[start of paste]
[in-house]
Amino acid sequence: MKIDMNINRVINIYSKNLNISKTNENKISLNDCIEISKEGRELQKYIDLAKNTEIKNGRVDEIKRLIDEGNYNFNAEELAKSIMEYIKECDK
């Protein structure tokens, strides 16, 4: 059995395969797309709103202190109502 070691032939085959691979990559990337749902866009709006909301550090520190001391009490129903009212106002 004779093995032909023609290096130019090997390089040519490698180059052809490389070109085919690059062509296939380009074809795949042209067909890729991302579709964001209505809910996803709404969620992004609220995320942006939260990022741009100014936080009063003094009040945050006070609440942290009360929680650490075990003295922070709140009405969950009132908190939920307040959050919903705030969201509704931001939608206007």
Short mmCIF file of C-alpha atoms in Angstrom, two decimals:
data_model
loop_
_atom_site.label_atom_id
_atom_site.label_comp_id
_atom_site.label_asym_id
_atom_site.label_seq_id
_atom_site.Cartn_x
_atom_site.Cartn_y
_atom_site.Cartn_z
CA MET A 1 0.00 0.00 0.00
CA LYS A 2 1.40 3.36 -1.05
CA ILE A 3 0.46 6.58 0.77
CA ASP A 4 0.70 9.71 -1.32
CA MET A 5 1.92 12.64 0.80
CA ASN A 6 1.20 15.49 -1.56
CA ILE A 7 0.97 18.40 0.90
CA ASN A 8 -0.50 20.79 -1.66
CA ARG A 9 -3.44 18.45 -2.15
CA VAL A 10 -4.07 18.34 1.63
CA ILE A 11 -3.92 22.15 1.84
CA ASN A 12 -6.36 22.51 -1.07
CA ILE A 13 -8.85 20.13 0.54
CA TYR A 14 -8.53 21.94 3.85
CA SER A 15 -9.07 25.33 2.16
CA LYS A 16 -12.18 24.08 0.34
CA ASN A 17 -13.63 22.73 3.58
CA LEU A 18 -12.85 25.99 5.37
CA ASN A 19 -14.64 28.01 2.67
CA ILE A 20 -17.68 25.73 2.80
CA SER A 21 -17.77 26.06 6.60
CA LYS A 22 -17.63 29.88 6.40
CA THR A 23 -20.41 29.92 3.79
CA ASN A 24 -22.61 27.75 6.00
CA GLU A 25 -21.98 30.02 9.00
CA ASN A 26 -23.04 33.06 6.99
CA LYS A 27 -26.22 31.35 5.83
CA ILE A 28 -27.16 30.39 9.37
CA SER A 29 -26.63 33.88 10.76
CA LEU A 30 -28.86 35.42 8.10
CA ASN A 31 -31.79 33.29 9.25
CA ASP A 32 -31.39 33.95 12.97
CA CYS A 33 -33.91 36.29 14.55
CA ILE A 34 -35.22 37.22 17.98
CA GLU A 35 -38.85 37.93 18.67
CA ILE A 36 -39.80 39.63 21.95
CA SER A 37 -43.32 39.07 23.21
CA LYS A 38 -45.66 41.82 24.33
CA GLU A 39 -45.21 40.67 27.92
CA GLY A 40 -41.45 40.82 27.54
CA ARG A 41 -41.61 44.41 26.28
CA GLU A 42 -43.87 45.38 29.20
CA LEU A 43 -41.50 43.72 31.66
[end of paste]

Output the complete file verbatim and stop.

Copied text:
[in-house]
Amino acid sequence: MKIDMNINRVINIYSKNLNISKTNENKISLNDCIEISKEGRELQKYIDLAKNTEIKNGRVDEIKRLIDEGNYNFNAEELAKSIMEYIKECDK
């Protein structure tokens, strides 16, 4: 059995395969797309709103202190109502 070691032939085959691979990559990337749902866009709006909301550090520190001391009490129903009212106002 004779093995032909023609290096130019090997390089040519490698180059052809490389070109085919690059062509296939380009074809795949042209067909890729991302579709964001209505809910996803709404969620992004609220995320942006939260990022741009100014936080009063003094009040945050006070609440942290009360929680650490075990003295922070709140009405969950009132908190939920307040959050919903705030969201509704931001939608206007």
Short mmCIF file of C-alpha atoms in Angstrom, two decimals:
data_model
loop_
_atom_site.label_atom_id
_atom_site.label_comp_id
_atom_site.label_asym_id
_atom_site.label_seq_id
_atom_site.Cartn_x
_atom_site.Cartn_y
_atom_site.Cartn_z
CA MET A 1 0.00 0.00 0.00
CA LYS A 2 1.40 3.36 -1.05
CA ILE A 3 0.46 6.58 0.77
CA ASP A 4 0.70 9.71 -1.32
CA MET A 5 1.92 12.64 0.80
CA ASN A 6 1.20 15.49 -1.56
CA ILE A 7 0.97 18.40 0.90
CA ASN A 8 -0.50 20.79 -1.66
CA ARG A 9 -3.44 18.45 -2.15
CA VAL A 10 -4.07 18.34 1.63
CA ILE A 11 -3.92 22.15 1.84
CA ASN A 12 -6.36 22.51 -1.07
CA ILE A 13 -8.85 20.13 0.54
CA TYR A 14 -8.53 21.94 3.85
CA SER A 15 -9.07 25.33 2.16
CA LYS A 16 -12.18 24.08 0.34
CA ASN A 17 -13.63 22.73 3.58
CA LEU A 18 -12.85 25.99 5.37
CA ASN A 19 -14.64 28.01 2.67
CA ILE A 20 -17.68 25.73 2.80
CA SER A 21 -17.77 26.06 6.60
CA LYS A 22 -17.63 29.88 6.40
CA THR A 23 -20.41 29.92 3.79
CA ASN A 24 -22.61 27.75 6.00
CA GLU A 25 -21.98 30.02 9.00
CA ASN A 26 -23.04 33.06 6.99
CA LYS A 27 -26.22 31.35 5.83
CA ILE A 28 -27.16 30.39 9.37
CA SER A 29 -26.63 33.88 10.76
CA LEU A 30 -28.86 35.42 8.10
CA ASN A 31 -31.79 33.29 9.25
CA ASP A 32 -31.39 33.95 12.97
CA CYS A 33 -33.91 36.29 14.55
CA ILE A 34 -35.22 37.22 17.98
CA GLU A 35 -38.85 37.93 18.67
CA ILE A 36 -39.80 39.63 21.95
CA SER A 37 -43.32 39.07 23.21
CA LYS A 38 -45.66 41.82 24.33
CA GLU A 39 -45.21 40.67 27.92
CA GLY A 40 -41.45 40.82 27.54
CA ARG A 41 -41.61 44.41 26.28
CA GLU A 42 -43.87 45.38 29.20
CA LEU A 43 -41.50 43.72 31.66